As Table 1 above shows, when the results of 8 semesters are averaged together, I scored higher than the university average in all reported areas of the course evaluation instrument, doing so by an average of .31 points. The school does not provide additional statistical information about the reported campus-wide average, such as the standard deviation, so it's impossible to say how statistically significant this difference is, but the consistency with which I've achieved high marks does seem to indicate a high level of success meeting my teaching goals and fulfilling student expectations.
Looking more closely, as shown in Tables 2–5, my average score in each area for each semester exceeded the university’s in 24 of 32 cases. Interestingly, seven of the eight times when I scored lower than the average happened in semesters with only one section of data to draw on (Winter 2016 and Winter 2017), and therefore the lowest total number of responses (9 and 6, respectively; the average number of responses each semester was 19). It appears that, in these cases, one or two students’ responses pulled the overall average down significantly.
These somewhat skewed semesters should not be discounted, however. In fact, I deem these instances an invitation to closely consider the written feedback students gave (which is not tied to the numerical data, so I could only guess which comments corresponded to which data points) to discover more about why someone was dissatisfied with the course. If you’re a teacher, you know that these comments are often the most instructive and helpful in planning future courses.
For Winter 2016, the only negative comment simply said "More structure." For Winter 2017, however, I received a long comment with constructive criticism; I used this comment in planning subsequent courses, detailed below:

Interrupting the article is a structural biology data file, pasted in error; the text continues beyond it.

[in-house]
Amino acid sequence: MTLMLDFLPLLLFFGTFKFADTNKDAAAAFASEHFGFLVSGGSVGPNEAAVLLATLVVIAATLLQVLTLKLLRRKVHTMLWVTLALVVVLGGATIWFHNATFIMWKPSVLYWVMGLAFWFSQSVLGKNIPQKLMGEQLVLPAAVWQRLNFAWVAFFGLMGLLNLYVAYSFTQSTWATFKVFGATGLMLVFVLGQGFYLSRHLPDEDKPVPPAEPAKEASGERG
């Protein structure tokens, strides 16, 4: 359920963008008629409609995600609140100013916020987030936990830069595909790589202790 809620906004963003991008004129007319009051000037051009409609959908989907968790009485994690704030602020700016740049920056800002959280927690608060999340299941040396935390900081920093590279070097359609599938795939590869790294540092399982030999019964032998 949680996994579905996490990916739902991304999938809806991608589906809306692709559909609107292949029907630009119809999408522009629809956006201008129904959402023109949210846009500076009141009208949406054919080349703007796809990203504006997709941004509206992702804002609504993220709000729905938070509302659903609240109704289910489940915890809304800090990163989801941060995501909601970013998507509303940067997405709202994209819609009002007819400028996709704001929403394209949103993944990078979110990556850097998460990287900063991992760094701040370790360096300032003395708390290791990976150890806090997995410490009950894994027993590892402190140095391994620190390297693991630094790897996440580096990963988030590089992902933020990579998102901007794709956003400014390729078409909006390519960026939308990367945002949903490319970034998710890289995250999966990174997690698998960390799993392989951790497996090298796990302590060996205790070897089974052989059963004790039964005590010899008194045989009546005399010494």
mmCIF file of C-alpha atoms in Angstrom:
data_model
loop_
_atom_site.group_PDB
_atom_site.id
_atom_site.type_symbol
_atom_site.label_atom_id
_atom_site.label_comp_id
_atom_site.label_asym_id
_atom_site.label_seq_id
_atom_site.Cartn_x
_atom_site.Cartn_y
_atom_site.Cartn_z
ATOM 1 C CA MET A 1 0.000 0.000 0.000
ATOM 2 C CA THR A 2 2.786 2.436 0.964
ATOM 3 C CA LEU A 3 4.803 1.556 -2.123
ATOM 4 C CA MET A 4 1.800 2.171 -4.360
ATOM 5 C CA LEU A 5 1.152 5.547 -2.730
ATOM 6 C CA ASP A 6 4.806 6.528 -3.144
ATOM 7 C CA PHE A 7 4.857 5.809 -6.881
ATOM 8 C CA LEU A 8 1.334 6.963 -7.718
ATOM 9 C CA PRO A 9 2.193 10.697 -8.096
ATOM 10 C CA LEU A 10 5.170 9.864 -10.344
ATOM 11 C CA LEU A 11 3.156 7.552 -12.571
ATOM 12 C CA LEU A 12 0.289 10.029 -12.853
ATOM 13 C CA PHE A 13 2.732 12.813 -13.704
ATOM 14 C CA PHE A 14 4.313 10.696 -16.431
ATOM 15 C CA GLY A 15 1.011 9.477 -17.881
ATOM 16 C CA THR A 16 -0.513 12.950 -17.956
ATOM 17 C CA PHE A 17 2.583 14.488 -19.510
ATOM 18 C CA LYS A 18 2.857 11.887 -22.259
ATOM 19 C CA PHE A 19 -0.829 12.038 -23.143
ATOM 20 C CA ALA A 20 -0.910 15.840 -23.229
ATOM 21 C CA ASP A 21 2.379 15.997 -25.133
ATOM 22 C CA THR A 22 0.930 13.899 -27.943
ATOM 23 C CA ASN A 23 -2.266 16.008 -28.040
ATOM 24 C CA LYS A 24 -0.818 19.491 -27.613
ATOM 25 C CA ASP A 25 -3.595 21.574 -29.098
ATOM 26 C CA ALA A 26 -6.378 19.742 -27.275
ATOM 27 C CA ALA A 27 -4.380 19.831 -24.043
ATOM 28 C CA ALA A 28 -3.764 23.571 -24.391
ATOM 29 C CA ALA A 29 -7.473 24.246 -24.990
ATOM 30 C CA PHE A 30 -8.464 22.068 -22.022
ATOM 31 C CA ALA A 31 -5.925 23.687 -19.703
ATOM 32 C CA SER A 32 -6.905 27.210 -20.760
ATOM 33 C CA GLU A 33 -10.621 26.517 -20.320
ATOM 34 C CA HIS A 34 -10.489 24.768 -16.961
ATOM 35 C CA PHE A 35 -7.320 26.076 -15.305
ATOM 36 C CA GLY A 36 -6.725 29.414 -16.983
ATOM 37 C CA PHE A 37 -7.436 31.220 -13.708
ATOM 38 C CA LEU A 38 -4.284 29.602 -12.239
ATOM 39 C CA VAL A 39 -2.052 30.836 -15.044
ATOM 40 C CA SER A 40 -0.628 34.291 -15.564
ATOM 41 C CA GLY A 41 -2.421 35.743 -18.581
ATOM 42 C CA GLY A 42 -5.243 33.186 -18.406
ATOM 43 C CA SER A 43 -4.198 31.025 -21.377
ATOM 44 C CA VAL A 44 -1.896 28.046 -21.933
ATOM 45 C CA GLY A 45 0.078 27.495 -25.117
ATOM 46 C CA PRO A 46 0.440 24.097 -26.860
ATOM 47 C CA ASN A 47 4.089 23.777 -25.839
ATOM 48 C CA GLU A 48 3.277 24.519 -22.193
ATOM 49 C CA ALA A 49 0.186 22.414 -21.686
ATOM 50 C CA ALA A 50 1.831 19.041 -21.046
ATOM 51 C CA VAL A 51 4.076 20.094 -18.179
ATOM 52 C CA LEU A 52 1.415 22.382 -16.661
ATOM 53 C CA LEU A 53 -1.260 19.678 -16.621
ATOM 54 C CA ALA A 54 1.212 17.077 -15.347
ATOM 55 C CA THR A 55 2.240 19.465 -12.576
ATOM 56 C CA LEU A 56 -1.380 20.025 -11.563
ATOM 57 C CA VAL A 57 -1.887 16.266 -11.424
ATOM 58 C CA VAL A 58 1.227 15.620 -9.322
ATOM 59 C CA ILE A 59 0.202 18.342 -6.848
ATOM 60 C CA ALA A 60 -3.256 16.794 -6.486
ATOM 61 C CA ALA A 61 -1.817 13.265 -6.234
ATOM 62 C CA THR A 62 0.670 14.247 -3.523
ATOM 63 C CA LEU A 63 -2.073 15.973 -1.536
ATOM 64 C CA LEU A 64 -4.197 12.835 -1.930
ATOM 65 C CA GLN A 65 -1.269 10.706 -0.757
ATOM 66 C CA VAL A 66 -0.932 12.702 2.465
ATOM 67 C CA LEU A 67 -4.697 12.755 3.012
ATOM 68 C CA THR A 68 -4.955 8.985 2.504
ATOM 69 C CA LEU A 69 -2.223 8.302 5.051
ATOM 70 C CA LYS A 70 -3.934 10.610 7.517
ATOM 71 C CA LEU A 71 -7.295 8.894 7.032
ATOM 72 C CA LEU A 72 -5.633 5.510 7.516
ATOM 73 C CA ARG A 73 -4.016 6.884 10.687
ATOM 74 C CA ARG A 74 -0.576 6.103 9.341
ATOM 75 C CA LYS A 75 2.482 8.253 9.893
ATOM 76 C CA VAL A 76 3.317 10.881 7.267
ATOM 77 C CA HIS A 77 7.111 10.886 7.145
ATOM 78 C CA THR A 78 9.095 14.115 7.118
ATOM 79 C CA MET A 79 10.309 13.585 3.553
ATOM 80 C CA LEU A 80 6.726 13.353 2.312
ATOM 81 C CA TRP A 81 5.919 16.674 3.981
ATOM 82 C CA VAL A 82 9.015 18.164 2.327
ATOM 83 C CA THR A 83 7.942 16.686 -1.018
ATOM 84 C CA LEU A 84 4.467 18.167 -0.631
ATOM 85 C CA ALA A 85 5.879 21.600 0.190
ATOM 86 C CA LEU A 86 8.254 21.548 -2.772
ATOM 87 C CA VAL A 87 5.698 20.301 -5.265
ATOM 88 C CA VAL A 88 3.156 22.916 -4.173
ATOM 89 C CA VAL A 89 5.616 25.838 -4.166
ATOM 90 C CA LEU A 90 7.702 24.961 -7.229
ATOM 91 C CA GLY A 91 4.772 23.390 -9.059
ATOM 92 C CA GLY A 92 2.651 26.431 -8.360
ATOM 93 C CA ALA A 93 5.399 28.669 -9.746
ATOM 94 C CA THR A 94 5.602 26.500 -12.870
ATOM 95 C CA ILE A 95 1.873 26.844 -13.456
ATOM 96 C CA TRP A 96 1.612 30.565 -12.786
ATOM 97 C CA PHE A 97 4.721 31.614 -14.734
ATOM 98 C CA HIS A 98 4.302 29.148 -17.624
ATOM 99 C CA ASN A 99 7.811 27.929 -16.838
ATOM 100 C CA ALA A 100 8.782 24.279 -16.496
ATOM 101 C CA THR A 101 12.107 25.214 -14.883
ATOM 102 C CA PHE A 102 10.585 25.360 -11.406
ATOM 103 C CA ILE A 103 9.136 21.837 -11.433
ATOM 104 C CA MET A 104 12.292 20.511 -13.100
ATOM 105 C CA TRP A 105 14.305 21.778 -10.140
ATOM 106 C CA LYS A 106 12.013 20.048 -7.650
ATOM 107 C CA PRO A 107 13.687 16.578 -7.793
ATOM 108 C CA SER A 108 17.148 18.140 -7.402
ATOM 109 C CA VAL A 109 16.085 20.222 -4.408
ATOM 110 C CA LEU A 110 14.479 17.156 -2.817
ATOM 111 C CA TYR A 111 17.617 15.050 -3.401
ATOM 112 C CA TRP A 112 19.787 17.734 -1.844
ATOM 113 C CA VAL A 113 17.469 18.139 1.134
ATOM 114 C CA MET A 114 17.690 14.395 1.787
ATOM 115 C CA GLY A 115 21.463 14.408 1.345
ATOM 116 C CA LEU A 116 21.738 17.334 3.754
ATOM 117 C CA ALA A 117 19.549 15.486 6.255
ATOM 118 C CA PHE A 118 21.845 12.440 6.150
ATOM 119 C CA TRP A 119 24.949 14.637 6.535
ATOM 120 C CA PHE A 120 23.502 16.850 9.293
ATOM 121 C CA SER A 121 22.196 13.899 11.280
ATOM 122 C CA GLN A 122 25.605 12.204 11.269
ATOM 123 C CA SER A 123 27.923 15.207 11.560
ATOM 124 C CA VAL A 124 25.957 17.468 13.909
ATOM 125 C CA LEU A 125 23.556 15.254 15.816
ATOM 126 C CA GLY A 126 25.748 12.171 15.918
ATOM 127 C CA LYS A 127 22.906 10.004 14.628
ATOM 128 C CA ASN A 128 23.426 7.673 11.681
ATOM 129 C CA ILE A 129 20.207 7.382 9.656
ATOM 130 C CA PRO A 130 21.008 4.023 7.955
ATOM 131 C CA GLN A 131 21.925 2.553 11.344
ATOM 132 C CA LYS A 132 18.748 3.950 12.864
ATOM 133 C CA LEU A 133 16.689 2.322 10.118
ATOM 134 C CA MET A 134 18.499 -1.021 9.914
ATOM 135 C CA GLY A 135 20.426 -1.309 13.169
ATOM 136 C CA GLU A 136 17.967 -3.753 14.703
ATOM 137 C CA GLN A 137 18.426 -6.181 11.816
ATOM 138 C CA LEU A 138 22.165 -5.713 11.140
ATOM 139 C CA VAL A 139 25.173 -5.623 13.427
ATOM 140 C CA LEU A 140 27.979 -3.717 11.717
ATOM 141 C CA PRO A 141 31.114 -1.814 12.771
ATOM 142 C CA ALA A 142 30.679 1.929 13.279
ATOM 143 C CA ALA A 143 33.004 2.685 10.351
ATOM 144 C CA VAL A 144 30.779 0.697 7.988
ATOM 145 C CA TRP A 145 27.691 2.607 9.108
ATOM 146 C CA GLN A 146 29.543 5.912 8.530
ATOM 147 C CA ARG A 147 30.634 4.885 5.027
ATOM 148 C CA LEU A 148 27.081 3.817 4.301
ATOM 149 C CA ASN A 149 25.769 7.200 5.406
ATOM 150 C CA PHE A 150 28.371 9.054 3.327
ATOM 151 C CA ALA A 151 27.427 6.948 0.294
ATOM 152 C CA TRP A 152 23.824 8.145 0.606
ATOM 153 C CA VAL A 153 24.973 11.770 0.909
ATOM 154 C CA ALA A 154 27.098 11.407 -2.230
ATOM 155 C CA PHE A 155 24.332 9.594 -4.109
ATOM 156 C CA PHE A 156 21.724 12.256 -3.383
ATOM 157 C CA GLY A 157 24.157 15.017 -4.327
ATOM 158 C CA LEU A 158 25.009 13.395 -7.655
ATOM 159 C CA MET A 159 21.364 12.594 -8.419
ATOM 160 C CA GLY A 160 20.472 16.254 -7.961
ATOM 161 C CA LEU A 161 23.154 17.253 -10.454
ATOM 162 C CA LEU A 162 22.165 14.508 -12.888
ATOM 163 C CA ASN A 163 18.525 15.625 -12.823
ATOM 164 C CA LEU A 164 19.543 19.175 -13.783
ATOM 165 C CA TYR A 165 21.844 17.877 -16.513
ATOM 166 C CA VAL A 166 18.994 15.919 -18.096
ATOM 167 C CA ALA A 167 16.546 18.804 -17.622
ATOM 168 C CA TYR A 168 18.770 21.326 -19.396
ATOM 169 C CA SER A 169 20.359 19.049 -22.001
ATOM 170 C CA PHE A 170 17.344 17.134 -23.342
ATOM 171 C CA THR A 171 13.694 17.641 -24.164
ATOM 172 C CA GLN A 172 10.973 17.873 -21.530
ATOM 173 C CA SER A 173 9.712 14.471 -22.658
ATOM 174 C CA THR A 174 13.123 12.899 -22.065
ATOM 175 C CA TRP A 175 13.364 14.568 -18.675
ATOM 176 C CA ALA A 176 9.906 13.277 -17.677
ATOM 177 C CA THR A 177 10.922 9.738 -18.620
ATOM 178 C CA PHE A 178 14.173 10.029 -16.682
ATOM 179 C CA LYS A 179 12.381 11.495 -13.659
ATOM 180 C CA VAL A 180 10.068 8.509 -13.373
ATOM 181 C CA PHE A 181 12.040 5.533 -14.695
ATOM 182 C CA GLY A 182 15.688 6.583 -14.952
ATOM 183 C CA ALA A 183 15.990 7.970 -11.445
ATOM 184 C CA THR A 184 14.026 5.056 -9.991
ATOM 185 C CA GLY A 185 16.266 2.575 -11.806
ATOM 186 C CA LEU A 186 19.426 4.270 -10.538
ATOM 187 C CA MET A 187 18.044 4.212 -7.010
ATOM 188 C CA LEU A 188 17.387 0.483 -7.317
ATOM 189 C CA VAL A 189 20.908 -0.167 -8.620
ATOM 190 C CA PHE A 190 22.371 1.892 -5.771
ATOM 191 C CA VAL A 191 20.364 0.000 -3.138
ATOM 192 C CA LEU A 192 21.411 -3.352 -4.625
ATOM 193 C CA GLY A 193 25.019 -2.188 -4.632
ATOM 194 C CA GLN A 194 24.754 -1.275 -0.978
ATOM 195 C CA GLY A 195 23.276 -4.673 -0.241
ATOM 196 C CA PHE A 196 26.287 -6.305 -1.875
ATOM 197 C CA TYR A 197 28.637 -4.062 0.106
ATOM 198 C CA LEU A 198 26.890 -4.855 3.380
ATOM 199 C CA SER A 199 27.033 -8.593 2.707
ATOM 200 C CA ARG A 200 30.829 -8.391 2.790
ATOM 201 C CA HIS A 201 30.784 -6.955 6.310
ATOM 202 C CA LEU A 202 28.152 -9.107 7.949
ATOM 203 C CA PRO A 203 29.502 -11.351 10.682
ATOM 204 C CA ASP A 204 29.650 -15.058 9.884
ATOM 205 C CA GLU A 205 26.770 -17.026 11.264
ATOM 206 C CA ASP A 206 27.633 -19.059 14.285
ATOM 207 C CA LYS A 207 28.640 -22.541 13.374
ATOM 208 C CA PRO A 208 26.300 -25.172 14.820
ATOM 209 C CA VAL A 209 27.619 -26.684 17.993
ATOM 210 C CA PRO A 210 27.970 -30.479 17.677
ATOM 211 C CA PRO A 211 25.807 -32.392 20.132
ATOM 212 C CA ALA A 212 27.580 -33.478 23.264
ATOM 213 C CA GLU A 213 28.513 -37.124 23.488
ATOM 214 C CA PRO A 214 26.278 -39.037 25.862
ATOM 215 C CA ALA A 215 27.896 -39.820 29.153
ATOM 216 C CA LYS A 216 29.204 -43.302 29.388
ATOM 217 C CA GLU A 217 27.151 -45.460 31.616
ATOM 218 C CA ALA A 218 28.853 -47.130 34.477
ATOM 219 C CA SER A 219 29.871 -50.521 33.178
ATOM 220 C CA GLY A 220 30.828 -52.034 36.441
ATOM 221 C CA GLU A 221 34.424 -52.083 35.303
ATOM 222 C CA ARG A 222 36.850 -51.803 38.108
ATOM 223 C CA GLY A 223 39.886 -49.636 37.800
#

On the workload:
We had too many assignments due at the same times or while we were supposed to be working on other assignments. The workload was easy at times, and at other times, we would get overloaded with work. The workload could have been spread out and more consistent.
This was true in that I often have students doing ongoing assignments that last a week or more — such as Discovering New Reading Skills or Jump into the Public Discourse — while also completing quicker daily ones. At times the due dates can all fall together, making it feel as though the work has piled up, especially if a student procrastinates starting a longer assignment. In response to this feedback, I tried my best to even out the schedule where I could, and where I couldn't I added notes in the course schedule reminding students when they should start longer assignments. Additionally I began talking about the assignment pipeline in class more both to remind students of what due dates were coming up and also to invite more discussions of time management.
On the timing of learning and then applying concepts
There wasn't enough time given to learn the practical things that were required in assignments. We were generally trying to learn how to do things, like citations, at the same time that we were supposed to be completing assignments that required them. It would have been more productive to have a more even mix of the amount of learning of concepts and actual practical applications throughout the entire semester. It would have given adequate time to learn things like APA, Chicago, or MLA in time to use them.
This comment, as well as others spoken to me, made me realize something about my practice which was obvious to me but was not obvious to my students. When teaching new concepts or procedures, I tend to make multiple passes at them, each one helping students push their ability further. For example, when learning how to map out an argument's structure, we follow these steps: (1) students first do readings on the topic, (2) we practice mapping an argument together as a class, (3) students map a different argument on their own for homework, (4) students compare their maps to other students' in class and then we troubleshoot together, (5) students map a third argument on their own (this last becomes the topic of their first paper, a rhetorical analysis).